It is Chinese New Year, and last Saturday we visited the celebrations at Hurstville, the suburb where we both grew up and now home to a large Chinese community.
We watched the parade and checked out the stalls, and found plenty to interest us.
The origin and significance of Chinese New Year celebrations
The origins of this festival go back millennia and are based on a legendary story of villagers learning to frighten away a giant beast who used to terrorise the village. They found that loud noises and the colour red were effective in frightening the monster.
So to begin the new year well, dragon dances (which are thought to bring good luck), lots of noise, plenty of the colour red and good food all feature in the celebrations.
Chanting at the Buddhist stall
Many of the stalls that line the route of the parade sell food, while many others advertise various business, wellbeing and religious groups.
While waiting for the parade to start, I noticed a crowd at a Buddhist stall, following a priest in chanting. It got me thinking.
Buddhism ancient and modern
My knowledge of Buddhism is only rudimentary, so I went home and did some research. You can see a summary of what I found in a new page, Buddhism.
The Buddha was a historical character who lived about two and a half millennia ago. To cope with the suffering he saw and experienced in life, and based on a time of enlightenment, he formulated a set of rules, procedures, understandings and disciplines that would, he believed, enable followers to eliminate the craving or desire which he thought was the cause of the suffering, become more detached from the suffering and impermanence of the world, live a more fulfilled life, and become enlightened and so escape the cycle of rebirth which he believed was the lot of all of us until we are enlightened.
Following the Buddha’s teachings strictly required self discipline, renunciation of many of life’s more material pleasures and following a rigorous regime of meditation and mindfulness. Many of the most serious Buddhists, both then and now, become monks so they can devote much of their waking hours to meditation and discipline.
Two modern trends
In the 25 centuries since the Buddha lived, his teachings have been modified and developed in many ways.
In some countries in the east, notably China, Buddhism has been mixed with Confucianism, Taoism and folk religion in a way that loses much of the Buddha’s teachings. Chanting and good luck seem to have, partly or mostly, replaced meditation, discipline and renunciation of craving. And so, I’m guessing, older people still consider themselves Buddhists without following the stringent lifestyle the Buddha said was necessary, and are happy to mix chants with superstitions.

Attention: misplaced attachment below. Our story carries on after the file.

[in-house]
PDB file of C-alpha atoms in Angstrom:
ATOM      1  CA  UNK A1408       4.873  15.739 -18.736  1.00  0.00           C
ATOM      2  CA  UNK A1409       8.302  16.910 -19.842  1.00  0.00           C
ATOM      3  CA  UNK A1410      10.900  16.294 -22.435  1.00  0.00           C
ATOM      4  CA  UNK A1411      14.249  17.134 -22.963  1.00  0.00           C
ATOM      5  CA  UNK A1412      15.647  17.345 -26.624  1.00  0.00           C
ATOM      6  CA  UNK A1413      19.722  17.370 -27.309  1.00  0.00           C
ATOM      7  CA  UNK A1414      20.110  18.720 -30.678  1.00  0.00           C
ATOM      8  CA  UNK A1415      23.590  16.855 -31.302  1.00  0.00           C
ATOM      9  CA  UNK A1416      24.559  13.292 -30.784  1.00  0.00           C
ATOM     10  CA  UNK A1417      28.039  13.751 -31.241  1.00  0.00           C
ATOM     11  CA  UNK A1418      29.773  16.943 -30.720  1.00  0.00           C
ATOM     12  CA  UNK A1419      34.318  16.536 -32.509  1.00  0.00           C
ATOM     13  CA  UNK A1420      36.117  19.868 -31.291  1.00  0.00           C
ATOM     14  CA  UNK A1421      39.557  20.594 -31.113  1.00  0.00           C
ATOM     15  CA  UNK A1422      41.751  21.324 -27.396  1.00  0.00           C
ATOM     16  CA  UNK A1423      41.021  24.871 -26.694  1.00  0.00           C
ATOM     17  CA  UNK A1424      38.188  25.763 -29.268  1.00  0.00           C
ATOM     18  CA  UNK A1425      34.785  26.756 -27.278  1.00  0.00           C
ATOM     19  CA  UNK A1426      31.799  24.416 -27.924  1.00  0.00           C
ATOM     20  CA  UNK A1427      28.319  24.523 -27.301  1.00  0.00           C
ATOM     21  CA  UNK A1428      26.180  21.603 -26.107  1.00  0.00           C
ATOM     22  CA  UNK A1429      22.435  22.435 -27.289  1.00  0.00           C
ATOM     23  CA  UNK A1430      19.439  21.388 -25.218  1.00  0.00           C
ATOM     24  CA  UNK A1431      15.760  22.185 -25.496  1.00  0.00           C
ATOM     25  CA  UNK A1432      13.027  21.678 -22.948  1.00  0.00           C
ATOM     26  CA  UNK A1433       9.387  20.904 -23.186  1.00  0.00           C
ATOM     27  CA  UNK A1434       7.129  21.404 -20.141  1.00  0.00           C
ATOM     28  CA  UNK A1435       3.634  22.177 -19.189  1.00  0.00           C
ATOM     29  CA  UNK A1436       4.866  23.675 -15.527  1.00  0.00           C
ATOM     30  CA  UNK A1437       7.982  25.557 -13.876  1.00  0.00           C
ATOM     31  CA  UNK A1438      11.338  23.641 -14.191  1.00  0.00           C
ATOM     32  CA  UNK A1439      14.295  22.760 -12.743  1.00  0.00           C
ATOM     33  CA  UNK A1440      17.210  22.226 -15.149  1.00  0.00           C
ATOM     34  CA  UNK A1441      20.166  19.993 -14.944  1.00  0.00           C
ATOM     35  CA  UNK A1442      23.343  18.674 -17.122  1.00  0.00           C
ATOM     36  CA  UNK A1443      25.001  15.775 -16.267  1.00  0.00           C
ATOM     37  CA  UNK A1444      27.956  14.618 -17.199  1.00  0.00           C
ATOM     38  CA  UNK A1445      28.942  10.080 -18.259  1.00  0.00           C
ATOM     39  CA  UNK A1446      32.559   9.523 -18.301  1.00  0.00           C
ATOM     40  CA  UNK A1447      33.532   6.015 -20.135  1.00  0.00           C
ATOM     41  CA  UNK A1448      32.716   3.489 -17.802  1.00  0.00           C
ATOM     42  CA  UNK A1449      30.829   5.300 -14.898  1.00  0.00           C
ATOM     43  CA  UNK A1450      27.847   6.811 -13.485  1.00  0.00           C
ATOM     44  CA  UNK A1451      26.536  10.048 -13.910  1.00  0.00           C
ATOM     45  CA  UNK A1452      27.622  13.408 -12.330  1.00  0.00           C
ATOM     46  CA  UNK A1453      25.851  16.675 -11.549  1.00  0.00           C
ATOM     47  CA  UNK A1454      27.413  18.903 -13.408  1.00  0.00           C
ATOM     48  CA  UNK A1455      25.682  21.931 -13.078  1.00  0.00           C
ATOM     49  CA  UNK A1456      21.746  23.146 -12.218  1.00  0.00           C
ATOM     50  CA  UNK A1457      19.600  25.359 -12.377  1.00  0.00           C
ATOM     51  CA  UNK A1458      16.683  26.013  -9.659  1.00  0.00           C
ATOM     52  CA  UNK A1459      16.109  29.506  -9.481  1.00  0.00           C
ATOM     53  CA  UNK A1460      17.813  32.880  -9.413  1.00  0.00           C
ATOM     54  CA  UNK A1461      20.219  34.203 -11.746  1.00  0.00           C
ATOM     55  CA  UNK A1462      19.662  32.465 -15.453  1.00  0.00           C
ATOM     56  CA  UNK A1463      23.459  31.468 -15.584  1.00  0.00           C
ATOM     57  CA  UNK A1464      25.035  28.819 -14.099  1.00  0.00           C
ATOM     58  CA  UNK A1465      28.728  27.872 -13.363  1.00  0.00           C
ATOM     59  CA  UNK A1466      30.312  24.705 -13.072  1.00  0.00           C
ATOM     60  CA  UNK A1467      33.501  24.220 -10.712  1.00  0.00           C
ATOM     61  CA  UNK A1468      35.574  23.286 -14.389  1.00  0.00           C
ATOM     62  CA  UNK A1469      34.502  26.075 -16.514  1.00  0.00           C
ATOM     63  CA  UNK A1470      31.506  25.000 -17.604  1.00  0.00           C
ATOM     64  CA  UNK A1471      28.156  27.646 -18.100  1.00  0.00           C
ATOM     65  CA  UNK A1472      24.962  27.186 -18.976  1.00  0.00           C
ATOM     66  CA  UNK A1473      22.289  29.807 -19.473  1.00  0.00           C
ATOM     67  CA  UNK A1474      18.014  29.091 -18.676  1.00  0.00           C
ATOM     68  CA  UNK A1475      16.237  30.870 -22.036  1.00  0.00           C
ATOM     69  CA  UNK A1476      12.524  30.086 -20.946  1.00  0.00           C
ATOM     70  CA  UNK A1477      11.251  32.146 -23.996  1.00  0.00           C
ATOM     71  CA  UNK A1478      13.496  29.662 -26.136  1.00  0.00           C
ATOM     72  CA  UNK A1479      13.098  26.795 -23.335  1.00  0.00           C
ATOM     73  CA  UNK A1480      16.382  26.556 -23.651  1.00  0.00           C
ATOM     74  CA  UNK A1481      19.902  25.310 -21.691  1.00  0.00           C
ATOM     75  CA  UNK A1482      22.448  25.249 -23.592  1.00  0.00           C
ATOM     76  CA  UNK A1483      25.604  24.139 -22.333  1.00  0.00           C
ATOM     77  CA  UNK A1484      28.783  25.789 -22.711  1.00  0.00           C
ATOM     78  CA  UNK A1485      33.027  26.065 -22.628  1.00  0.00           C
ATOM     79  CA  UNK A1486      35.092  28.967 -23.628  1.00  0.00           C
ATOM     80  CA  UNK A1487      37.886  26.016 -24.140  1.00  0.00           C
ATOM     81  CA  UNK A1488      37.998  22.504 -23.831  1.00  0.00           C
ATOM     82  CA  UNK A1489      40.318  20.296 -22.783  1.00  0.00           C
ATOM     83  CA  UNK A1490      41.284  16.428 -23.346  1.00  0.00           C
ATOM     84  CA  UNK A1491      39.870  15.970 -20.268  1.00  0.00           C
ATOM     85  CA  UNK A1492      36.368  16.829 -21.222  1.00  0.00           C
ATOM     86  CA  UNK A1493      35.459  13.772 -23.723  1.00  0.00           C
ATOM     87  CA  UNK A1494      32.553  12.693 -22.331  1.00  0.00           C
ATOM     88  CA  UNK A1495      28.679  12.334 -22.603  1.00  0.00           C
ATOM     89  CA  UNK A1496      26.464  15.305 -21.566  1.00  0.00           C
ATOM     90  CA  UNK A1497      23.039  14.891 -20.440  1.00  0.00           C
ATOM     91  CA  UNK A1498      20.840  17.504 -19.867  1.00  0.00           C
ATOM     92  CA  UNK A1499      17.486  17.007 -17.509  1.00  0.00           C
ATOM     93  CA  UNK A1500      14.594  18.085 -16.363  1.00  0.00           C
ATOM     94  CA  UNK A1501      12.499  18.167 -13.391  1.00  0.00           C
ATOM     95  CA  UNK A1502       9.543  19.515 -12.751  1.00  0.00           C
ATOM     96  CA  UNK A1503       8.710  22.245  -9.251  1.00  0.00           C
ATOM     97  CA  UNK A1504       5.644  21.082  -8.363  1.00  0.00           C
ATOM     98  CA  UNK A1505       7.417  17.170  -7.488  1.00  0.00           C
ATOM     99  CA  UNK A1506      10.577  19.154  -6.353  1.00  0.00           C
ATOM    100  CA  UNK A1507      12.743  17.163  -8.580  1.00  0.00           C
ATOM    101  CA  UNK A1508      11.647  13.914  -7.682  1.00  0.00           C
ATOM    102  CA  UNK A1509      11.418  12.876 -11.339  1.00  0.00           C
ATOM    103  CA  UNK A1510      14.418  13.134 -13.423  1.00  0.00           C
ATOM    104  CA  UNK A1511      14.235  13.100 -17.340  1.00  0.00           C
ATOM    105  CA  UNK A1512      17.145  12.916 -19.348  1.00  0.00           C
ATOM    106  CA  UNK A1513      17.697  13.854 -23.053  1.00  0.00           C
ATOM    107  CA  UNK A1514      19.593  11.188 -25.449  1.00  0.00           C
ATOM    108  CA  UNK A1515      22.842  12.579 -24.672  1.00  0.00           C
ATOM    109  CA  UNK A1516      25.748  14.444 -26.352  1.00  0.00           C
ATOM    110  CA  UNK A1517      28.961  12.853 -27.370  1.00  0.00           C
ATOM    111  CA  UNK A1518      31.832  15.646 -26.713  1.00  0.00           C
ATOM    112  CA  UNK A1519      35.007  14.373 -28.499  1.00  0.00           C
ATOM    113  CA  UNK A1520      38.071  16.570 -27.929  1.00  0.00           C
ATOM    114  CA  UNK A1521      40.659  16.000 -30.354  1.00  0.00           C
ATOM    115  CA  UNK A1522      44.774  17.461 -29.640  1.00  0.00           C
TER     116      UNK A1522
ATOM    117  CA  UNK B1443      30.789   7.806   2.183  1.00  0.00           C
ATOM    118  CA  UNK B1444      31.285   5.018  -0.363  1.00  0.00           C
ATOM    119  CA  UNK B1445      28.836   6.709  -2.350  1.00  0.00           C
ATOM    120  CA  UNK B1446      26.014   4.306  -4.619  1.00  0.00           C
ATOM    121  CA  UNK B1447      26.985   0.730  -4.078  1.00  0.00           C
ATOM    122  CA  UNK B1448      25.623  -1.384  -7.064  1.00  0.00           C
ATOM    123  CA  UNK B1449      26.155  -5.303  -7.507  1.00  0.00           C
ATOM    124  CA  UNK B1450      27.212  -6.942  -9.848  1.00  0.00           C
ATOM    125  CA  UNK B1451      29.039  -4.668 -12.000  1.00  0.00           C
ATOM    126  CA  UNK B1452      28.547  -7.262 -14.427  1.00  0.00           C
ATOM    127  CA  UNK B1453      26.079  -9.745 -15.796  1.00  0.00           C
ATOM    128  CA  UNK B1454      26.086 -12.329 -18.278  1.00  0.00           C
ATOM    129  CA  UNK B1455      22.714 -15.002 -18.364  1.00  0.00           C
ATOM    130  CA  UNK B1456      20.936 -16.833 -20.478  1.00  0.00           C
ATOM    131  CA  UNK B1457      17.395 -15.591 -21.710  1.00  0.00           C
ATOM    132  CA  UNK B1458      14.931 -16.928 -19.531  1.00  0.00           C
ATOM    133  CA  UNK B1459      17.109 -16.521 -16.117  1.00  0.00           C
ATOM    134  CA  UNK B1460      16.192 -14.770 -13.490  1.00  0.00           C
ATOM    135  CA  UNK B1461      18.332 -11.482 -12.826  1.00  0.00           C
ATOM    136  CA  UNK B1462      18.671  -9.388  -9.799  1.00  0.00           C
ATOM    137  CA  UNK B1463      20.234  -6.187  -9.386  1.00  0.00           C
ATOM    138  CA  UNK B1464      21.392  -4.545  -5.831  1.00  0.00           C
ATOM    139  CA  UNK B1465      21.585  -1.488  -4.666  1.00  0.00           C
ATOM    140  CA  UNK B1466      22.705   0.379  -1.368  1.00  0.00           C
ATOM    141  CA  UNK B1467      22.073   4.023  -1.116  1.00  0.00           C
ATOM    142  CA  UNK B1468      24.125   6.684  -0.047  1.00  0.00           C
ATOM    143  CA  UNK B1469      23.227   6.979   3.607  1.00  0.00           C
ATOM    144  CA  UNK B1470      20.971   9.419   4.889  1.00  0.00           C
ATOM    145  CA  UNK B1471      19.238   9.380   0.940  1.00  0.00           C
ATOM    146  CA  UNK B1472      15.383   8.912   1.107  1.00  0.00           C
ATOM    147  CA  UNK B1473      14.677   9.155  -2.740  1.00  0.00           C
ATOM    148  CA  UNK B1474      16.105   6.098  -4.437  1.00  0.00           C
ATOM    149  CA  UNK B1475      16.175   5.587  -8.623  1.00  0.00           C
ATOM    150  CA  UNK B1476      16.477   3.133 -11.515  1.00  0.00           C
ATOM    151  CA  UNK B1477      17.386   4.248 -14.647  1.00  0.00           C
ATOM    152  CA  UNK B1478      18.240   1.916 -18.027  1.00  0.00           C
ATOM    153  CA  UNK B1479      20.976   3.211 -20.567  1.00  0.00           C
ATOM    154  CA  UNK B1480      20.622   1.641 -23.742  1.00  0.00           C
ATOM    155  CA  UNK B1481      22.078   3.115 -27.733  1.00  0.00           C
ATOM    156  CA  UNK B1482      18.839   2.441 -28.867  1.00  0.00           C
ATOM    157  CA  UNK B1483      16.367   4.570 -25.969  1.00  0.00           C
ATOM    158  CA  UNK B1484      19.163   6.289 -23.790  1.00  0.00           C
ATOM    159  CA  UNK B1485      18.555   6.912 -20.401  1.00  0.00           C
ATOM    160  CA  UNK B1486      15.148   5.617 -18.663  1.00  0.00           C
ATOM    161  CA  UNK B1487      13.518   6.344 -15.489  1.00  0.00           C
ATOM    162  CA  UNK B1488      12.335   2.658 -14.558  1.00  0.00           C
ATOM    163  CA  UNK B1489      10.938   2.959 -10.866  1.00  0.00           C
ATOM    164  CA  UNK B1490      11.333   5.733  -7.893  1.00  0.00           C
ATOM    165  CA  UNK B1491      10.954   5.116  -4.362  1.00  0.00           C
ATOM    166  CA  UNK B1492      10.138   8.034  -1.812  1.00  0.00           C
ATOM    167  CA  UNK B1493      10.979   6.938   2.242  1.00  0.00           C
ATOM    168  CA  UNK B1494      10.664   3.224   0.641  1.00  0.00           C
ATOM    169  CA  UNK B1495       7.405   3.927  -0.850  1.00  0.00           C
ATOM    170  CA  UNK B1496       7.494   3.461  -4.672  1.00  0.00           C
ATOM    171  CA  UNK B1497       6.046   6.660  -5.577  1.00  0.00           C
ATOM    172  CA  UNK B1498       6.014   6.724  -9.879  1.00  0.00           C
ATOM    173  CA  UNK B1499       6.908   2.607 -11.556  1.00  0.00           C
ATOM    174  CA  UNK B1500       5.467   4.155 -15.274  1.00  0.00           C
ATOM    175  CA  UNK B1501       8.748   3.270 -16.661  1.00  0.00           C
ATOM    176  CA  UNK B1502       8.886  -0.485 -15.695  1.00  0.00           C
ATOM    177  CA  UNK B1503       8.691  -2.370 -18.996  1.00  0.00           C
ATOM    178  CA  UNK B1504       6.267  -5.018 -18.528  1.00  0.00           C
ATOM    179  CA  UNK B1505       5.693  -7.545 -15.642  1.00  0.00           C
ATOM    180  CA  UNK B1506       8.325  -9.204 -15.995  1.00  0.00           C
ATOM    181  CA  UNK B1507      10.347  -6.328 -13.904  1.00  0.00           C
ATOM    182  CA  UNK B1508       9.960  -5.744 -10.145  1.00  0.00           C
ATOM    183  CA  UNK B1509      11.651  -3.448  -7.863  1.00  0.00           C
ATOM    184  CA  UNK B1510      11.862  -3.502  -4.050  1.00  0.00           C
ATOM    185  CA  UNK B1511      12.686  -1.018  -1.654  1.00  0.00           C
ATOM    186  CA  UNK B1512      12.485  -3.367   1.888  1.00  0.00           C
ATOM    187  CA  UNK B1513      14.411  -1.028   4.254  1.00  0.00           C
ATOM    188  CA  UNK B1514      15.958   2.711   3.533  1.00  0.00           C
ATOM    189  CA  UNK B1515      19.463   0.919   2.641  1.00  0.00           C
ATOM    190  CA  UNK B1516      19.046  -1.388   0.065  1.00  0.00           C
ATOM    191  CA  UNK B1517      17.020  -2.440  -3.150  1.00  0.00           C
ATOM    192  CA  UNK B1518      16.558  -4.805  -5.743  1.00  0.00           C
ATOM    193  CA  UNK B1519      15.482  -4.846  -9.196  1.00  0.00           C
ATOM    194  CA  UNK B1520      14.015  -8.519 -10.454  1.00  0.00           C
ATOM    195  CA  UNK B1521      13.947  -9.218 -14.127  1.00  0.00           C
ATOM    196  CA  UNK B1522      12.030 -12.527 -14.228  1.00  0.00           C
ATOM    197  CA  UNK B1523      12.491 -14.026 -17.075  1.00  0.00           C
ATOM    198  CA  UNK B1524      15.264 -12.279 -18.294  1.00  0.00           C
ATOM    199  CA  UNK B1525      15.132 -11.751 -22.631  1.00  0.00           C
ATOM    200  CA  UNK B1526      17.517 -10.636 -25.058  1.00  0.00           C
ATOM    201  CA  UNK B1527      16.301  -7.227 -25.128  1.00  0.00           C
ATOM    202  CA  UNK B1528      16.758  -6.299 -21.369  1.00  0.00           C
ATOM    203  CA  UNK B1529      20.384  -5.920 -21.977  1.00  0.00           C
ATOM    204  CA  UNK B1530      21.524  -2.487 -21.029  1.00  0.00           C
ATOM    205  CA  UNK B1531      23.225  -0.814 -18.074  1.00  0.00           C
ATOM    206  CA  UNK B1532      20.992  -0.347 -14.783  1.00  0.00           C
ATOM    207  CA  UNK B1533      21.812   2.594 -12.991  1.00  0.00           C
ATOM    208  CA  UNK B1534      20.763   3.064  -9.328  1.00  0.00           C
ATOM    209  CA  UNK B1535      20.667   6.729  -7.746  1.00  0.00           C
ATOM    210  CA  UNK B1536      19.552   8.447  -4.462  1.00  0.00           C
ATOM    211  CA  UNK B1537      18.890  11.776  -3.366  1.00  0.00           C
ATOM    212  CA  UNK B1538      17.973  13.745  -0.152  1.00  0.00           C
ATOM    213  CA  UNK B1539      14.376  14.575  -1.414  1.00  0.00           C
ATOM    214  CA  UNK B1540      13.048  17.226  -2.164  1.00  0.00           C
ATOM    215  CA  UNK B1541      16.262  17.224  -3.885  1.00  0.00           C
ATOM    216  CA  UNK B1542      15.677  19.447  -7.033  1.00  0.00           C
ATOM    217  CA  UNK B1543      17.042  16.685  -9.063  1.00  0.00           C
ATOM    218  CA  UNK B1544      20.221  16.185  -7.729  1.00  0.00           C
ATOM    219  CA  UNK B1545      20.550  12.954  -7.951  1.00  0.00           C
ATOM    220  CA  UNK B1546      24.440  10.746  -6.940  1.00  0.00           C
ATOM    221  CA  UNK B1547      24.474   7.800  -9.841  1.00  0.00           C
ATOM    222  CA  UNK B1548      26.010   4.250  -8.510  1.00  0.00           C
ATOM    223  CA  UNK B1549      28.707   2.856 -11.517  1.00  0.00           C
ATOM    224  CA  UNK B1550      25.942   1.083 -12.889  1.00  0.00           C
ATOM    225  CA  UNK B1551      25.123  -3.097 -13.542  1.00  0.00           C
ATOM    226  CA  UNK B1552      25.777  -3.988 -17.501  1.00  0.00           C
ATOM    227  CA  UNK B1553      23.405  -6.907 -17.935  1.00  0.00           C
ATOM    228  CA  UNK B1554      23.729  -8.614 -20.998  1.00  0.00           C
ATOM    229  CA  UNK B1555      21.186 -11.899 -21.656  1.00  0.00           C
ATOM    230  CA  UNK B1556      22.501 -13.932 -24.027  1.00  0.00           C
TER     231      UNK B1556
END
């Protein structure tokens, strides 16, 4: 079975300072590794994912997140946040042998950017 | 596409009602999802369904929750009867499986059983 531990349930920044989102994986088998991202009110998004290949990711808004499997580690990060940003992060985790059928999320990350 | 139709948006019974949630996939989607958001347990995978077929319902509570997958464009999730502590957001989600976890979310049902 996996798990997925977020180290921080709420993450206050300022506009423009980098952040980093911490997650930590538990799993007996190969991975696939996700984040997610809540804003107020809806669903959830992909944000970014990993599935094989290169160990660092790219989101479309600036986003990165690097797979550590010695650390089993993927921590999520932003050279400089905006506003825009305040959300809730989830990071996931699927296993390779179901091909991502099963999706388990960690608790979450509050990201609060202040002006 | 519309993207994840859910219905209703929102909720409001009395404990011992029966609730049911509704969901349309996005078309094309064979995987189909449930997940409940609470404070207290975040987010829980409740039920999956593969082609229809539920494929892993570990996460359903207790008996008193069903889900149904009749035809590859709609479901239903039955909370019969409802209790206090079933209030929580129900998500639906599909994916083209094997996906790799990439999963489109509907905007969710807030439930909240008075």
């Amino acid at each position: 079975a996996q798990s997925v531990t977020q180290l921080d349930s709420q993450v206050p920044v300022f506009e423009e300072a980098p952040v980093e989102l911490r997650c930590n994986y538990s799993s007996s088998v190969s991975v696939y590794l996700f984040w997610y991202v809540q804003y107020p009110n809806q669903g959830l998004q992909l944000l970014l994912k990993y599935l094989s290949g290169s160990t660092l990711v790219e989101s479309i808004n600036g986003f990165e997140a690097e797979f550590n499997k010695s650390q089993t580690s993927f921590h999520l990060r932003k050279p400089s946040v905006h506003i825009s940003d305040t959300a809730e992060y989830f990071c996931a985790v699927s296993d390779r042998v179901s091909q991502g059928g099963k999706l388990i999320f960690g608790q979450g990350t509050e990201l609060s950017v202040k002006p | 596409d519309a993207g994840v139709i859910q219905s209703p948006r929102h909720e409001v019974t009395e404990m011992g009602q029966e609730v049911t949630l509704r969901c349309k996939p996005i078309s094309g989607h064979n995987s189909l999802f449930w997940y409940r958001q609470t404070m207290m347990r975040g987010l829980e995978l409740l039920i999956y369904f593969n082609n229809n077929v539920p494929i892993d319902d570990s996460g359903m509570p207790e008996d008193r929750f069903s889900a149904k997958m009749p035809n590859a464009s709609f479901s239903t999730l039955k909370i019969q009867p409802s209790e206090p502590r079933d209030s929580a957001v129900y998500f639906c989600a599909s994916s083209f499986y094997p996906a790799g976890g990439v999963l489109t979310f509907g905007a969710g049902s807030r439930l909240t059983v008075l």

In the west, the Buddha’s teachings have often been modified to suit western and scientific sensibilities. There is less emphasis on enlightenment and rebirth, which modern westerners would generally feel lacked an evidential reason to believe them, and a greater focus on meditation and mindfulness to achieve a more peaceful and fulfilled life.
Christianity ancient and modern
It seems a similar process has happened within christianity.
Jesus’ teachings were also strong and demanding, albeit in different ways to the Buddha. He said his followers had to be willing to die to self and make following him and learning from him their highest priority. He warned his followers to be very wary of wealth, because we cannot serve God and money. And he required a high level of loving service which involved a strong ethic of forgiveness, even forgiveness and love towards enemies. For Jesus, love for God should be expressed primarily in loving actions, not so much in words and worship.
Yet modern christianity ignores a lot of this, in two different ways.
Some forms of christianity are built on rituals of worship and devotion. In more traditional churches these are based on large cathedrals, choirs, robed priests, incense, candles and liturgy that are meaningful to many but seem to obscure the historical Jesus. At the other extreme is the exuberant praise and worship of the Pentecostals which focuses on a cosmic Jesus and not the Jesus of history.
The other major form of modern christianity is found in evangelical Protestant churches. The Jesus these churches believe in is happy for his followers to be wealthy and ignore his ethical teachings on love for enemies and giving to the poor, and instead invest their time in sitting passively in church listening to sermons they hardly remember, putting their donations in the plate and holding on to the ticket to heaven they received when they “gave their lives to Jesus”.
The historians tell us that Jesus would have been seen by the people of his day as an apocalyptic prophet, a dynamic teacher and healer who gave stern and exacting commands to his followers who were part of God’s radical kingdom of grace, renewal, peace and love on earth. As a christian, I believe he was more than that, I believe he was the divine son of God, but he certainly wasn’t less than that.
Yet you wouldn’t know that Jesus if you attended most christian churches today, or observed most christians today – myself included, I must admit.
Is it all bad? Is it inevitable?
So watching the Chinese people joining in their chants with the Buddhist monk, and thinking about my own life and church experience, led me to wondering. Is this process of modernising and making more acceptable an inevitable outcome? And is it bad?
Perhaps the Buddha and Jesus used hyperbole to emphasise their points. Perhaps they never expected their followers to live up to the ideal, but wanted them to at least try.
But I feel sure neither the Buddha nor Jesus wanted us to take it easy and just coast along with Buddhism Lite and Christianity Lite.
We shouldn’t totally judge either religion by their modern forms.
Photos: The Chinese New Year festival at Hurstville in Sydney, Australia.